Historically, transferring assets into one of the spouse’s names has been used as a method to protects assets from a trustee in bankruptcy. However, in 2020 the Federal Court explored the circumstances where transferring the family home into the name of one of the spouse’s may not protect the bankrupt’s share of the house from the bankrupt’s trustee. In 2022, the Full Federal Court reversed this decision, primarily on the facts of that case.

In Warner (Trustee), in the matter of McMillan (Bankrupt) v McMillan [2020] FCA 1759, Mr McMillan transferred his share in the family home in Strathfield to his wife for the price of $1 out of love and affection. Sixteen years later, Mr McMillan became bankrupt.

As a result of bankruptcy, the bankrupt has a trustee appointed to take over all the bankrupt’s financial affairs. This includes managing their assets and repaying creditors where possible.  The trustee’s duty is to the creditors and to the court in the case of a sequestration order, and not to the bankrupt person. This becomes crucial when considering the operation of Section 121(1) of the Bankruptcy Act 1966.

This section permits the trustee to declare that a transfer of property by a person who later becomes a bankrupt to another person  is void if:

  • the property would probably have become part of the transferor’s estate or would probably have been available to creditors if the property had not been transferred; and
  • the transferor’s main purpose in making the transfer was;
    • to prevent the transferred property from becoming divisible among the transferor’s creditors; or
    • to hinder or delay the process of making property available for division among the transferor’s creditors.

In some circumstances, the transfer would not be void if it can be proven that the parties acted in good faith. Good faith transactions occur if:

  • the consideration that the transferee gave for the transfer was at least as valuable as the market value of the property; and
  • the transferee did not know, and could not reasonably have inferred, that the transferor’s main purpose in making the transfer was the purpose described in Section 121(1)(b) above; and\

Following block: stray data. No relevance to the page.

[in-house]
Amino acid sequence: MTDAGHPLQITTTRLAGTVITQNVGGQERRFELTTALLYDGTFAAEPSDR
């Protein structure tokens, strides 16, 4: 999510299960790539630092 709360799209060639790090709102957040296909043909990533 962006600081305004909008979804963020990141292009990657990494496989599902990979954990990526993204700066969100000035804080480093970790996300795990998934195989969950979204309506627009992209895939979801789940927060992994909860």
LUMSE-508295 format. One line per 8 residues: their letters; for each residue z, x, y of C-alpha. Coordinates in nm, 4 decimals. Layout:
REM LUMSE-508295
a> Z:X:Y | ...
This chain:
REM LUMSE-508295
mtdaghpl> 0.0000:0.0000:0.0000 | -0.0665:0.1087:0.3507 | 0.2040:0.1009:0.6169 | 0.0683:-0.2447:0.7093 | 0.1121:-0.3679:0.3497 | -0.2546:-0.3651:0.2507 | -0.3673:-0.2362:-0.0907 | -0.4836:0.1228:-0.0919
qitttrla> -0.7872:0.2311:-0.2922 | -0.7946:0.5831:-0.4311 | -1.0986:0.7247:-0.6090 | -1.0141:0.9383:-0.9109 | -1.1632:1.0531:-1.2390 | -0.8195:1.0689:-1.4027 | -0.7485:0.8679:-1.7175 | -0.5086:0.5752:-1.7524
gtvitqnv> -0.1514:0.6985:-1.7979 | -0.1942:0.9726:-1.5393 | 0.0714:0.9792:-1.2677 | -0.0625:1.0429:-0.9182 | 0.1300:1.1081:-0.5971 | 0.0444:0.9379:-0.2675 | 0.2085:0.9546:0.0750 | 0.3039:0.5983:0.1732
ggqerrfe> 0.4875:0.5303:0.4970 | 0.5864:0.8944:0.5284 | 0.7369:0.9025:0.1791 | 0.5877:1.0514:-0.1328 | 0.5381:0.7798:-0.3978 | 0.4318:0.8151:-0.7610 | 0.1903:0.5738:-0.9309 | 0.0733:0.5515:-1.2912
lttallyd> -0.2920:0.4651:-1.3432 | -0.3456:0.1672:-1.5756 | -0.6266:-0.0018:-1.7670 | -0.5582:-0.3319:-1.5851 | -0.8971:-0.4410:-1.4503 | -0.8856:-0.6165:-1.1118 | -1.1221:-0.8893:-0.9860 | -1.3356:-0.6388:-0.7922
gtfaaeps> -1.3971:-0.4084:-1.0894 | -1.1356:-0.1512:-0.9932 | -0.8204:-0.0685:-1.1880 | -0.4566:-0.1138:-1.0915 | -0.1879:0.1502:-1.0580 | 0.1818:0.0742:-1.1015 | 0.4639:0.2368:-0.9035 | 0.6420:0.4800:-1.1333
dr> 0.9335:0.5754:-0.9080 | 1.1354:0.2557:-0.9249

• the transferee could not have inferred that, at the time of the transfer, the transferor was, or was about to become, insolvent.

Mr McMillan’s trustee in bankruptcy, Mr Warner, wanted to use the ‘claw-back’ provision in the Bankruptcy Act to void the transfer of Mr McMillan’s half interest in the family home.

In evidence, Mr McMillan stated that he transferred the property to his wife, not to defeat creditors but because she had asked him to do so and it was done ‘out of love’. The trial judge found that there were reasons for questioning the reliability of Mr McMillan as a witness, and rejected his account of the purpose of the transfer.

Due to the nature of the transfer, the trustee was successful in clawing back Mr McMillan’s interest in the family home. This meant that half of the family home  became part of Mr McMillan’s estate and thus available for the benefit of creditors, but not available to Mrs McMillan.

Mrs McMillan appealed that decision in  McMillan v Warner (Trustee) [2022] FCAFC 2022. In the appeal, the Full Federal Court emphasised the importance of identifying clear and unambiguous facts that indicate the main purpose of the transfer. It re-emphasised that not every restructure of personal or business affairs will result in a finding that the main purpose is to defeat creditors, even if the intention was to place the asset beyond their reach. The court concluded that the primary judge was mistaken in finding that the main purpose of Mr McMillan transferring shares in the Strathfield home 16 years ago was to defeat his creditors and ordered that Mr Warner pay Ms McMillan’s costs in both court cases.

A note of caution here is that the wording of section 121 at the time of the transfer was different to the current definition as quoted above.

How we can help

Whether you are the bankrupt or non-bankrupt party, it is essential to acquire legal advice and representation, particularly when it comes to bankruptcy and family law matters. Our team at Snedden Hall and Gallop are highly experienced in dealing with property settlements, children’s matters, divorce and separation. Please get in touch to see how we can help you on 02 6285 8000 or by email